Coworking is an ideal environment for launching and growing new companies, with its contagious entrepreneurial energy, collaborative environment, flexible lease terms, and the ability for companies to scale up and down easily.
“Co-working offices are mainly used by freelancers, start-ups and small entrepreneurs trying to launch their business. Transitioning out of a co-working space is an important milestone for your growing company. Careful planning of this process will help save you money and headaches. Co-working concept is becoming increasingly popular in Poland, owing to the country’s fast economic development, businesses’ technological advancement and changes in the style and character of work. More and more companies located in co-working spaces are seeking our specialist advice on leasing customized office space ranging between 300 sqm – 1,000 sqm, preferably in prestigious locations in the city centre,” says Artur Sutor, Partner, Head of the Office Department at Cresa Poland.
“These spaces are not intended to be forever. And as one of the leaders of your company, it is likely not your intention to work out of a shared space forever either – for a multitude of reasons. Here are a few possible signs your small-but-growing company is ready to leave your coworking space and find dedicated office space,” says Elizabeth Geary, Advisor in Cresa Boston.
You’ve outgrown it Physical space limitations are an obvious sign that a change is needed. But in addition to logistical barriers, there are cultural ones: once a company reaches a certain number of people, its brand begins to take root and the emerging company culture needs a place to thrive. Ask yourself: Has the shared space felt somewhat “restrictive” to your company? How does coworking fit within the company’s growth plan – or not?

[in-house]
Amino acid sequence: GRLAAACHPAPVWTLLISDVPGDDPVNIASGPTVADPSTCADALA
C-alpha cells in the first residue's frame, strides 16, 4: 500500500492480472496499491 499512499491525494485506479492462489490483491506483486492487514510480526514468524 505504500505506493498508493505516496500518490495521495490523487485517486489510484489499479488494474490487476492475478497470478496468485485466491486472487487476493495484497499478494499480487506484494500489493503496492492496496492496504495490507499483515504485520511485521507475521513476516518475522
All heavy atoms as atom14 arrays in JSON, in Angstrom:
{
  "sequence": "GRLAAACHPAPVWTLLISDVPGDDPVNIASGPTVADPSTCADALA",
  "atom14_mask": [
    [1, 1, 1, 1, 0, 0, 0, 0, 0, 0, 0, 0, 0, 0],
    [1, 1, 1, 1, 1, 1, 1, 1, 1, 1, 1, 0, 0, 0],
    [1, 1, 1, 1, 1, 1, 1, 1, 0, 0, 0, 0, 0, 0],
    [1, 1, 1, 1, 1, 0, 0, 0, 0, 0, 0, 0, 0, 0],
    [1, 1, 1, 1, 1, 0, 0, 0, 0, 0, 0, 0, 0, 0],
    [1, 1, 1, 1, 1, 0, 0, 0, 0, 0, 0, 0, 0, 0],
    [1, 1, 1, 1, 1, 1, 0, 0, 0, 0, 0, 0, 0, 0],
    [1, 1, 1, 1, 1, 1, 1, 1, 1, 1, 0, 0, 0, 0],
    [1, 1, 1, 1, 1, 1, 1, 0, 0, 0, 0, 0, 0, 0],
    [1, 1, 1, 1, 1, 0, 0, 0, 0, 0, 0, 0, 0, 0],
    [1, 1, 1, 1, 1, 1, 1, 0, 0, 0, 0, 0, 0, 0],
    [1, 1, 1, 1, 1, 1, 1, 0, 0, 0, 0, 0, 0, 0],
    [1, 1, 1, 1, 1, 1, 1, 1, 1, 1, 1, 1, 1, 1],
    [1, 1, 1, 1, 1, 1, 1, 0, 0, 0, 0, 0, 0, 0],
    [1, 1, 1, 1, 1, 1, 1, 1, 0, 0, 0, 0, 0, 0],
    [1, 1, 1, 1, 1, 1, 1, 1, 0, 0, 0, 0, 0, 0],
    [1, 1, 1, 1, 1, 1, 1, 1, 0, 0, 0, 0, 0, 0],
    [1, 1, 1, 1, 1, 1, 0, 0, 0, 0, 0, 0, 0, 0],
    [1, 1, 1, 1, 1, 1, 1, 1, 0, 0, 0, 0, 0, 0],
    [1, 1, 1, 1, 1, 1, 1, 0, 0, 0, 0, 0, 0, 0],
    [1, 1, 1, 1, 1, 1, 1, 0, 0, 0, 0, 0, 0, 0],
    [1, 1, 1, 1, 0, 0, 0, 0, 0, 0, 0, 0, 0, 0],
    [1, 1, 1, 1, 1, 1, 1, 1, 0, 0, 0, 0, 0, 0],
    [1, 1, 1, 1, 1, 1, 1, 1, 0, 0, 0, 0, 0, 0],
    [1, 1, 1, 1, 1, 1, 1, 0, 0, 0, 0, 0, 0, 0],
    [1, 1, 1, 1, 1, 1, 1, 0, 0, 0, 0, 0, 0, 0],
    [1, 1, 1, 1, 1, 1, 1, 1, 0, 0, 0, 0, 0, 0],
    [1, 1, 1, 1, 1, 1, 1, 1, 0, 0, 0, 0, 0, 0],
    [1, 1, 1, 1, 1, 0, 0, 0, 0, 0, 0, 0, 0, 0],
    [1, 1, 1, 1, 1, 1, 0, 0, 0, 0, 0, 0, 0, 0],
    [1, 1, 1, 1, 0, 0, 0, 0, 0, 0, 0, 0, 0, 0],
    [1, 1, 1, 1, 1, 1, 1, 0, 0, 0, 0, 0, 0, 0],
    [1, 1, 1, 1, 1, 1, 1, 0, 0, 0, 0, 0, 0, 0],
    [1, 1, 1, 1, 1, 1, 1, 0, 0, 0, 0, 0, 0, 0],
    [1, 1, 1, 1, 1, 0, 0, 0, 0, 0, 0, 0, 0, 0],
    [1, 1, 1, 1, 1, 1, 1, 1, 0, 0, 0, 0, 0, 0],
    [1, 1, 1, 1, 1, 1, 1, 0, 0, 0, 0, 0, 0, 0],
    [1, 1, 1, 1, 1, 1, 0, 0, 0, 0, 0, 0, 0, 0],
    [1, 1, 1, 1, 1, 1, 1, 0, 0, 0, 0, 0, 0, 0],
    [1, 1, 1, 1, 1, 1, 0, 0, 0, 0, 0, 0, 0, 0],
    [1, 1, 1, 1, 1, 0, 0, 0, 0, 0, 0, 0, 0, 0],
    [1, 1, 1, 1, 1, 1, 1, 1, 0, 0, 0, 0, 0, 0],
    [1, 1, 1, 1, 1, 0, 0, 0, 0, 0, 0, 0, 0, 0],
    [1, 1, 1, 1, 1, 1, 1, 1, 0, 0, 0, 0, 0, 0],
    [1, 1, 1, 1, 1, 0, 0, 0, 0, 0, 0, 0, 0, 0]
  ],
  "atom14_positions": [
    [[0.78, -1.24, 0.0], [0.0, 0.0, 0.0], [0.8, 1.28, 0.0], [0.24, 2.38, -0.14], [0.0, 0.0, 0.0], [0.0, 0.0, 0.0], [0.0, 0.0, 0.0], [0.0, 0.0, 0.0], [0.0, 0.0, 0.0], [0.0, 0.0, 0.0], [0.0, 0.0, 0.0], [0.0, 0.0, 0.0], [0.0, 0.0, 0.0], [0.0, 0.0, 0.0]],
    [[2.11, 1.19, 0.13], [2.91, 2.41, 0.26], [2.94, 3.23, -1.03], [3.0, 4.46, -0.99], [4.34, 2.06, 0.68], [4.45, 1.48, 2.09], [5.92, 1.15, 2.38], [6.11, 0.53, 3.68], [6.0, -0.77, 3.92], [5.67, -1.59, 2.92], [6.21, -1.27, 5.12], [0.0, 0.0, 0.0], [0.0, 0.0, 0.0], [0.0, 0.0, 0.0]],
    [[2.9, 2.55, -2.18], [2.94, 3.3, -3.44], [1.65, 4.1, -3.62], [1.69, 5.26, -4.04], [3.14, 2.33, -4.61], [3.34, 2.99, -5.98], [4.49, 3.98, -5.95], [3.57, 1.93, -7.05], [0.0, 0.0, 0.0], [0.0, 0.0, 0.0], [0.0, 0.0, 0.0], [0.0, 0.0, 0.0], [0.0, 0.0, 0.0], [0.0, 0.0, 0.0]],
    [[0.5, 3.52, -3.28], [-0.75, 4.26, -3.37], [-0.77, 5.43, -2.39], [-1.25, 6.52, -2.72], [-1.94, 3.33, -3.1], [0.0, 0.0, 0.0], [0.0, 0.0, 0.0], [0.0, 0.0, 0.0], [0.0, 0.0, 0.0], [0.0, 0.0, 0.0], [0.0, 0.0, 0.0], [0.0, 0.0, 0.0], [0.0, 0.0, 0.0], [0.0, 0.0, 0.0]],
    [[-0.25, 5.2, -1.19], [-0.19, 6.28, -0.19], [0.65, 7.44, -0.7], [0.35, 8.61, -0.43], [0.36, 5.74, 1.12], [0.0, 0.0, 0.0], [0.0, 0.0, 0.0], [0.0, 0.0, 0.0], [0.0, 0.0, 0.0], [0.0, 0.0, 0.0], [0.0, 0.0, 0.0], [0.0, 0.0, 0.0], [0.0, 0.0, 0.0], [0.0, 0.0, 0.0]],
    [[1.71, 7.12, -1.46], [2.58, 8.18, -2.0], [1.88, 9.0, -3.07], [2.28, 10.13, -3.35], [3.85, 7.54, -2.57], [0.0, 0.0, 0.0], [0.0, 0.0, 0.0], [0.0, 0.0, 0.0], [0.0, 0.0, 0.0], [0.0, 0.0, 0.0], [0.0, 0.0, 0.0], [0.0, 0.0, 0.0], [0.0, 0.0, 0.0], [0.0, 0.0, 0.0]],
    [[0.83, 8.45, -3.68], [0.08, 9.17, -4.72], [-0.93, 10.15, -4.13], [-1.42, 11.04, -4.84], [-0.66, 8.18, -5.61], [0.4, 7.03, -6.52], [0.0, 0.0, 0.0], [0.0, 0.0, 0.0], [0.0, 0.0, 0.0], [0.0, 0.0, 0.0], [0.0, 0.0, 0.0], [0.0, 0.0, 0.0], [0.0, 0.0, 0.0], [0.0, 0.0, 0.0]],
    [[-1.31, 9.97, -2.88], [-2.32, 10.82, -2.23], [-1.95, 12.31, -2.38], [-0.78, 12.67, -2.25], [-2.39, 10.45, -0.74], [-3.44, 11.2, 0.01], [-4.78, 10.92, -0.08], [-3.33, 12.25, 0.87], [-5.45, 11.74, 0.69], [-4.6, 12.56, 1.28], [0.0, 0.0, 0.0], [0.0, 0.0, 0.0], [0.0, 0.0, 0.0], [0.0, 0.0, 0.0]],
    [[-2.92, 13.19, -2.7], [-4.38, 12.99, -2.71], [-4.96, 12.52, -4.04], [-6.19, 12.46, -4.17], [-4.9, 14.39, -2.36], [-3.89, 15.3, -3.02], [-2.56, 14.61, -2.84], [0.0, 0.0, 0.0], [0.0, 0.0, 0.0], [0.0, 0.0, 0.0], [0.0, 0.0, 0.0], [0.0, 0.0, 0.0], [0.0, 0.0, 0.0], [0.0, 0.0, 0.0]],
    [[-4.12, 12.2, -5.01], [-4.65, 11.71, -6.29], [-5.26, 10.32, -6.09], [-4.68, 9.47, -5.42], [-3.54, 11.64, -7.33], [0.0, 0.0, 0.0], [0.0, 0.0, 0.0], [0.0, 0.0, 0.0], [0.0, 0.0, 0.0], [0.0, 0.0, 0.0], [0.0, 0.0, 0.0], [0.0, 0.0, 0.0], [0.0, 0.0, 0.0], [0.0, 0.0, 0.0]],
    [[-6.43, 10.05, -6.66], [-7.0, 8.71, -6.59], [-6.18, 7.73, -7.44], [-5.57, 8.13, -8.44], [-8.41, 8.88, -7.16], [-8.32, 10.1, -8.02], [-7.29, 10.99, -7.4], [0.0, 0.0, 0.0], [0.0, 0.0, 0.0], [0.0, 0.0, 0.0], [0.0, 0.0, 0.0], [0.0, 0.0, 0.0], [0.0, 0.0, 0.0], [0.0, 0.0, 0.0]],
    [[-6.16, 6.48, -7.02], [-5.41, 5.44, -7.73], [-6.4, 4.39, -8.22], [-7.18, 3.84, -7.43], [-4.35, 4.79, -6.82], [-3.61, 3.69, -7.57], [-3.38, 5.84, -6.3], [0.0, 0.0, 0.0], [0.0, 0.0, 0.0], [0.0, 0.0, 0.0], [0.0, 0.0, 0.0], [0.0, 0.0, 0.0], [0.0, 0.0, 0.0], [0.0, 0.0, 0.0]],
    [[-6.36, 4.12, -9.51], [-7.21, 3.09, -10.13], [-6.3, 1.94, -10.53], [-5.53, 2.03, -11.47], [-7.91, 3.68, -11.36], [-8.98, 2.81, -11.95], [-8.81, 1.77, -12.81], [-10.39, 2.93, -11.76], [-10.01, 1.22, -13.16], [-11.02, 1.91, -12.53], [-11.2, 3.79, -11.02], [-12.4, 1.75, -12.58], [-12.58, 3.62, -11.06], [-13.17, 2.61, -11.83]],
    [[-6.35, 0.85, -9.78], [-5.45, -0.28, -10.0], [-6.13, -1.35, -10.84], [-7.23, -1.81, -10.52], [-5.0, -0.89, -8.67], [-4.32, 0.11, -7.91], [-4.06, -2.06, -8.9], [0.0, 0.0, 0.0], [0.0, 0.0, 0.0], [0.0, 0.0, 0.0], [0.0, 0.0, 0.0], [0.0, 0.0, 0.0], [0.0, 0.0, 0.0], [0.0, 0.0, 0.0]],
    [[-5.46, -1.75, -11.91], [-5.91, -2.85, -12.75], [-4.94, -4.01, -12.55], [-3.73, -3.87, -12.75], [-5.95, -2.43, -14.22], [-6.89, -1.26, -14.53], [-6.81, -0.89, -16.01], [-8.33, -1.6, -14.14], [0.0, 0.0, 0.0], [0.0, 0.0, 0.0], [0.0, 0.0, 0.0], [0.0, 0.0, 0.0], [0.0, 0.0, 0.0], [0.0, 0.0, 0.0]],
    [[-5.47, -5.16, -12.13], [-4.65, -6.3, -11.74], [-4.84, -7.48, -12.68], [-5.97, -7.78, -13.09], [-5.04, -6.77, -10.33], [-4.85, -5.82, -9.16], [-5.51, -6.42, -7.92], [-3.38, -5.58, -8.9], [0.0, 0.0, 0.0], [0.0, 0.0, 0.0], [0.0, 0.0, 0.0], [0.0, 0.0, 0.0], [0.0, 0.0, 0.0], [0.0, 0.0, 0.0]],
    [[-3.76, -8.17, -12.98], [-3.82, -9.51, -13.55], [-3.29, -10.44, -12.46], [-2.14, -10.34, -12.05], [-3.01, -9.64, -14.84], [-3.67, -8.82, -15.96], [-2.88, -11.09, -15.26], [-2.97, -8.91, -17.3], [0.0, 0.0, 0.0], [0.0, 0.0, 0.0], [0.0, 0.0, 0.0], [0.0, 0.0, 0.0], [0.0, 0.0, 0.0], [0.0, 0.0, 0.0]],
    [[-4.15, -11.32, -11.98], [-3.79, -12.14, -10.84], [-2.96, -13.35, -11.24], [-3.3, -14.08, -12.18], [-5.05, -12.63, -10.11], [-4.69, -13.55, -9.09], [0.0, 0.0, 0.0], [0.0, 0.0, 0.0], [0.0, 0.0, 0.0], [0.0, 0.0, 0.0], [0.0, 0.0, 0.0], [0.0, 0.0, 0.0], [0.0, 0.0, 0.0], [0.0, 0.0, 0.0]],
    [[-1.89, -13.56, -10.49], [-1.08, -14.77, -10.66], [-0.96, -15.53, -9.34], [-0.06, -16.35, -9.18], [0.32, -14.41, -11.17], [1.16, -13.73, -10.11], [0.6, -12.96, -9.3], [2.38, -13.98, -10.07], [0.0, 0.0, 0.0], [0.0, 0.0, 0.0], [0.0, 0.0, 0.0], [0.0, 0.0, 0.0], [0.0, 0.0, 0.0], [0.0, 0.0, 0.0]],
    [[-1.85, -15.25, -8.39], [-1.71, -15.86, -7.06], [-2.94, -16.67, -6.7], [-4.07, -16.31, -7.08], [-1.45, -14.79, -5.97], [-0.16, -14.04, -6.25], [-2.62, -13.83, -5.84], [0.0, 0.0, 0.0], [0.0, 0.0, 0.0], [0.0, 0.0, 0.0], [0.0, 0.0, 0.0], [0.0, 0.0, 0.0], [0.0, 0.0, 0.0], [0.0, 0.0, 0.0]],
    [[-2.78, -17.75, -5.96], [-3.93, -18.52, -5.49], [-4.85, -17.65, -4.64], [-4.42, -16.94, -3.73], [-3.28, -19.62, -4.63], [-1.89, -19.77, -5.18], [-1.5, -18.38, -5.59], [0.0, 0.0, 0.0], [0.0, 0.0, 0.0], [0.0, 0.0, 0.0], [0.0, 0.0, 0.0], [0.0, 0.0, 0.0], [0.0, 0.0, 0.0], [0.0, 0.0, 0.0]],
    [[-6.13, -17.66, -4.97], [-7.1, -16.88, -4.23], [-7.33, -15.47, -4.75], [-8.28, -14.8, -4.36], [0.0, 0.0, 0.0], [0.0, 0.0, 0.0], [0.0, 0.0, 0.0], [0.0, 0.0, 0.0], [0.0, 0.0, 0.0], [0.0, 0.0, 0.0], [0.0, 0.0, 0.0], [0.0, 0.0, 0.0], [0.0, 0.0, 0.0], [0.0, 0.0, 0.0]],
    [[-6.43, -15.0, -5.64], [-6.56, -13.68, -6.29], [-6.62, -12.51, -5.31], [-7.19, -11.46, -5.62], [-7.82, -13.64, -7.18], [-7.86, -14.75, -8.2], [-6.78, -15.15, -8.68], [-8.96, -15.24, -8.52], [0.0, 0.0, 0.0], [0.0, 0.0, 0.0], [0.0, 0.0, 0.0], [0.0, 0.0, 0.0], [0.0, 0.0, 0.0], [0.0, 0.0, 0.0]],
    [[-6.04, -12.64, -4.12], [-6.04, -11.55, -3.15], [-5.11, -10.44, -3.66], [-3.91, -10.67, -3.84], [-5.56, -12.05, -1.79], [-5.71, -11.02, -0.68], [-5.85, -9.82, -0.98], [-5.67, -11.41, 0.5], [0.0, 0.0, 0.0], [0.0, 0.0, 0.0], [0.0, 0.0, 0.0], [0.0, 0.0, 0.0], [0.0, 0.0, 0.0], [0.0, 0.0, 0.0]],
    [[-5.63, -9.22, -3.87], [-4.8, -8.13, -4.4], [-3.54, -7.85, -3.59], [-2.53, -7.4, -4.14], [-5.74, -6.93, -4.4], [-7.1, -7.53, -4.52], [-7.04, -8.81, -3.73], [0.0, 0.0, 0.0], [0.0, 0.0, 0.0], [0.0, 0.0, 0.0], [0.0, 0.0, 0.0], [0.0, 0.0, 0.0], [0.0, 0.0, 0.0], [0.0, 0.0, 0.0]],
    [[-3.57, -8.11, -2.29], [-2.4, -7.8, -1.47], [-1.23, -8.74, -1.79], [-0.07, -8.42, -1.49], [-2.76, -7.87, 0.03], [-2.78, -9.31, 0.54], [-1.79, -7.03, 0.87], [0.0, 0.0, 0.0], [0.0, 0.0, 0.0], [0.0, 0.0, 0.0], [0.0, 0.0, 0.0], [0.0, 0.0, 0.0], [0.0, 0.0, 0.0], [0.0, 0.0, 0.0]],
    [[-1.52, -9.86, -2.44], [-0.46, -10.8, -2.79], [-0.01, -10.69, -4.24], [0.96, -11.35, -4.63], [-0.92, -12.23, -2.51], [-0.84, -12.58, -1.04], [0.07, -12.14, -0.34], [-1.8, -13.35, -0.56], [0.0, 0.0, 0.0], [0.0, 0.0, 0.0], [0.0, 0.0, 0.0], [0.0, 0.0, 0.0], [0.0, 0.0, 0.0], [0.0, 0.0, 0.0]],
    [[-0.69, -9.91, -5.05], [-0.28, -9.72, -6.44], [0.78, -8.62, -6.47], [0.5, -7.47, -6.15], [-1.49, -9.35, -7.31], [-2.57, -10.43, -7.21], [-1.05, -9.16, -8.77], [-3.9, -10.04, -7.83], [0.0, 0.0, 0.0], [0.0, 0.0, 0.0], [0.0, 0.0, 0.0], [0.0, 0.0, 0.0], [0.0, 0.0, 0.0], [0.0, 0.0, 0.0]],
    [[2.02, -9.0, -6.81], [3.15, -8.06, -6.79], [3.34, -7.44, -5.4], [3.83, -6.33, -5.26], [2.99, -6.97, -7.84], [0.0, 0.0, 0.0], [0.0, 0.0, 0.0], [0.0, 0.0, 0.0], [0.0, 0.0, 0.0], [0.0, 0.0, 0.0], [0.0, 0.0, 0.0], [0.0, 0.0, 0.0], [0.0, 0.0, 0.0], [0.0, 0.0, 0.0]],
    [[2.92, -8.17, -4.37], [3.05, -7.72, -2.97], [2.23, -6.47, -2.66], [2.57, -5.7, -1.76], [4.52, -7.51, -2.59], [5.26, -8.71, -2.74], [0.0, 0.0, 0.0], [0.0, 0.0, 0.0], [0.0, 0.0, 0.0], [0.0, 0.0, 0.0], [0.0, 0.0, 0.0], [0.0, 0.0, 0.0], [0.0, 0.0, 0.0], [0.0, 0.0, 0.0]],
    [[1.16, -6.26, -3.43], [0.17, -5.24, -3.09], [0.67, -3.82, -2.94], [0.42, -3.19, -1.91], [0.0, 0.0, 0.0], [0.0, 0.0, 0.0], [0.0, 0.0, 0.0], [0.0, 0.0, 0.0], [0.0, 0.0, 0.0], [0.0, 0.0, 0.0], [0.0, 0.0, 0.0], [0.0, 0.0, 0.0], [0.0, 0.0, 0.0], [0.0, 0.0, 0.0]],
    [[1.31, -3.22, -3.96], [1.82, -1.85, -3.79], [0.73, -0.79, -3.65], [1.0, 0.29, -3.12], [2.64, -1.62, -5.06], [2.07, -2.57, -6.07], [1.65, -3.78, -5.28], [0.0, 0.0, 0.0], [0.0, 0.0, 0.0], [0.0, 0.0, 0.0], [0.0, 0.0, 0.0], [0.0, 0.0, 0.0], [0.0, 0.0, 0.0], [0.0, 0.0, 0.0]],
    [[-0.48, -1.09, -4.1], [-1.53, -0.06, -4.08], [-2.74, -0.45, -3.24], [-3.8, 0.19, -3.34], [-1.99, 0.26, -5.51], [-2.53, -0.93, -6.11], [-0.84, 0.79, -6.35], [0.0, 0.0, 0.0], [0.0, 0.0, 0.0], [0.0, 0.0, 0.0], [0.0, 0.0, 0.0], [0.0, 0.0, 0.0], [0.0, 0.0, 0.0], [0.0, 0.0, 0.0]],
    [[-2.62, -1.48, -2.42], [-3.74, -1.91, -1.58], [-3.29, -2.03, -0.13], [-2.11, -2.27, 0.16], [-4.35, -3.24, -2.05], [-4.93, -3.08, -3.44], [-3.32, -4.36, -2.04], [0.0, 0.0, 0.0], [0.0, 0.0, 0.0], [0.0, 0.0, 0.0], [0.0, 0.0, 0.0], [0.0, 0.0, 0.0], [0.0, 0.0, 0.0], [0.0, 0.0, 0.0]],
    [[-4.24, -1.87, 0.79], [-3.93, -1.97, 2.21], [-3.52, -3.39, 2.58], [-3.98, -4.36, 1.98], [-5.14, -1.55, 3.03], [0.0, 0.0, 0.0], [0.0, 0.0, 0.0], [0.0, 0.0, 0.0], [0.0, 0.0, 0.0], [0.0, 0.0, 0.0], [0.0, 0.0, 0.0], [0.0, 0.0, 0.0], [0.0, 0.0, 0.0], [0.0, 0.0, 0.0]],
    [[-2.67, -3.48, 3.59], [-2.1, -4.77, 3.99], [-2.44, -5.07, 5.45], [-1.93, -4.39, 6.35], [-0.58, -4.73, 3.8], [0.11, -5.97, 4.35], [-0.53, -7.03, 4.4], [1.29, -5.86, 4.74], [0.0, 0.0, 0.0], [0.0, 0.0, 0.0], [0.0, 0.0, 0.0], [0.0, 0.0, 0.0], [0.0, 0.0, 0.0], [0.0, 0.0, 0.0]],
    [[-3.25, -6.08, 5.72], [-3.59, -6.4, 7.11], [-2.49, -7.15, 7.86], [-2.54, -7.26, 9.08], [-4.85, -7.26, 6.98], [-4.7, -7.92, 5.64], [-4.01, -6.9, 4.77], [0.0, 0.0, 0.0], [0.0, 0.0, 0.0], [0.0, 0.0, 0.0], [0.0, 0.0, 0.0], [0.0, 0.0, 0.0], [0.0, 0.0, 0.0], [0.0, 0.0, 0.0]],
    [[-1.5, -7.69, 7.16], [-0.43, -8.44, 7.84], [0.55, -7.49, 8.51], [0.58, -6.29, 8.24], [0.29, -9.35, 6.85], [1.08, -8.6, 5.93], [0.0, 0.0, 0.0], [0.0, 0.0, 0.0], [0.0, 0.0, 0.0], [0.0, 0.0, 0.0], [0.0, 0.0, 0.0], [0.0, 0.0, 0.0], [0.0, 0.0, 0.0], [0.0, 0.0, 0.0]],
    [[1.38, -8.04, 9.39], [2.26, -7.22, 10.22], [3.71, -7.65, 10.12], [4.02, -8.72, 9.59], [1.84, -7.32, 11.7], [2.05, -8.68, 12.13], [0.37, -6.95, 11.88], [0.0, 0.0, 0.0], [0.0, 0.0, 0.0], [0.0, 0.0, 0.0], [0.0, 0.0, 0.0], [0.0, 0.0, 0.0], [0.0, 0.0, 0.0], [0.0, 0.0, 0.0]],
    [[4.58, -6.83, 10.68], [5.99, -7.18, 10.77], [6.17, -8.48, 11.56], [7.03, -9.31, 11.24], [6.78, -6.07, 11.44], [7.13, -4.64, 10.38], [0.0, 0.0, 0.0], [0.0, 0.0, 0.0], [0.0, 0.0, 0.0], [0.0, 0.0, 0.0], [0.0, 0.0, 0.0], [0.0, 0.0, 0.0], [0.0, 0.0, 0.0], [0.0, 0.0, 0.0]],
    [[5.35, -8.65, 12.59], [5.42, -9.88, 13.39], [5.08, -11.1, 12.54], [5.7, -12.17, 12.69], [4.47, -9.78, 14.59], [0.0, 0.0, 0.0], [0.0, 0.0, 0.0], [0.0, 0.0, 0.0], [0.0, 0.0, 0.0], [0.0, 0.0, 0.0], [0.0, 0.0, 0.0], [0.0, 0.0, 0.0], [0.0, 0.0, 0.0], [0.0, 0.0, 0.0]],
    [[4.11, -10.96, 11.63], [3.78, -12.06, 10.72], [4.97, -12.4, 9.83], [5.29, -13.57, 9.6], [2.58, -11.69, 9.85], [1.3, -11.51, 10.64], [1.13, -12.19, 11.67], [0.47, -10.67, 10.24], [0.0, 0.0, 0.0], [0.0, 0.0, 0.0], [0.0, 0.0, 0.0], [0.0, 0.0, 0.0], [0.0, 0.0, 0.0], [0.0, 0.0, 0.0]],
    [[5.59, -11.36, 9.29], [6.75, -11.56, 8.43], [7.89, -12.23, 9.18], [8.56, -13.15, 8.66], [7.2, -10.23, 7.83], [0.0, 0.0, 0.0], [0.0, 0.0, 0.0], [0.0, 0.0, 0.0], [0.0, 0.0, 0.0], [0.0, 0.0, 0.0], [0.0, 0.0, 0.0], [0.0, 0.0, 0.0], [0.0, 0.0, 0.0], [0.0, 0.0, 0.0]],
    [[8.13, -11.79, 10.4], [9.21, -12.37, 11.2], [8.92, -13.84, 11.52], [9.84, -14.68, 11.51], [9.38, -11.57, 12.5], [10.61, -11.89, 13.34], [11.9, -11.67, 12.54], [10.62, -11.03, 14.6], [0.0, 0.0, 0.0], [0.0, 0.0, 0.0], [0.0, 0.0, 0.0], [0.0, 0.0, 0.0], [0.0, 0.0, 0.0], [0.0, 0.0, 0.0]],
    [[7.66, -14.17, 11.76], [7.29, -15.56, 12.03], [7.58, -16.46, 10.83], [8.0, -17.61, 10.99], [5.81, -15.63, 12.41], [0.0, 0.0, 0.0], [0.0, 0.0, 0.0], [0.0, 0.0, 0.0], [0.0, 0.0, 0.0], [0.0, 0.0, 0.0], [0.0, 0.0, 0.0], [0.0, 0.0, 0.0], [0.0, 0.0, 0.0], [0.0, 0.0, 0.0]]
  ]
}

You can’t afford it The benefits and flexibility of a coworking space are reflected in its price. It made sense financially when it was just the founder and a couple team members. Now that you’re 10 to 15 employees strong, it will be less expensive to lease your own space.
Your day-to-day operations are steady When a company is starting out, daily operations are fluid, meaning the office space can be fluid as well. As operations normalize and routines are established, a more normalized office setting may become necessary. It’s quite possible you’d be more productive in your own space, laid out to suit your business needs, like dedicated conference and phone rooms only used by your company, located directly next to your own area of workstations.
OK, so you’ve decided you’re ready to move out of your super-hip coworking space. How do you do it?
Plan enough time It will take about 6-9 months from the time you decide to begin the process to the time you move into your new office. Plan accordingly, factoring in your growth trajectory and personnel needs over the coming year.
Hire a dedicated advisor There are many commercial real estate advisory firms on the market. But if you want a truly independent and unbiased advice you need to hire an advisor who represents only tenants (without any obligations to any market participants) to avoid any conflict of interest.
Direct lease or sublease You should consider two types of potential leases: a direct lease, where you sign a lease directly with a building owner; or a sublease, where you lease space from an existing building tenant under an agreement that’s also approved by the building owner. There are pros and cons to each option. For a growing, price-sensitive startup, a short-term sublease with below market rents may be ideal. Of course, any option will be subject to availability and timing.
One of the largest office complexes in Warsaw’s Mokotów district, Marynarska Business Park, is currently undergoing extensive modernization. The project is being carried out with particular attention to sustainability....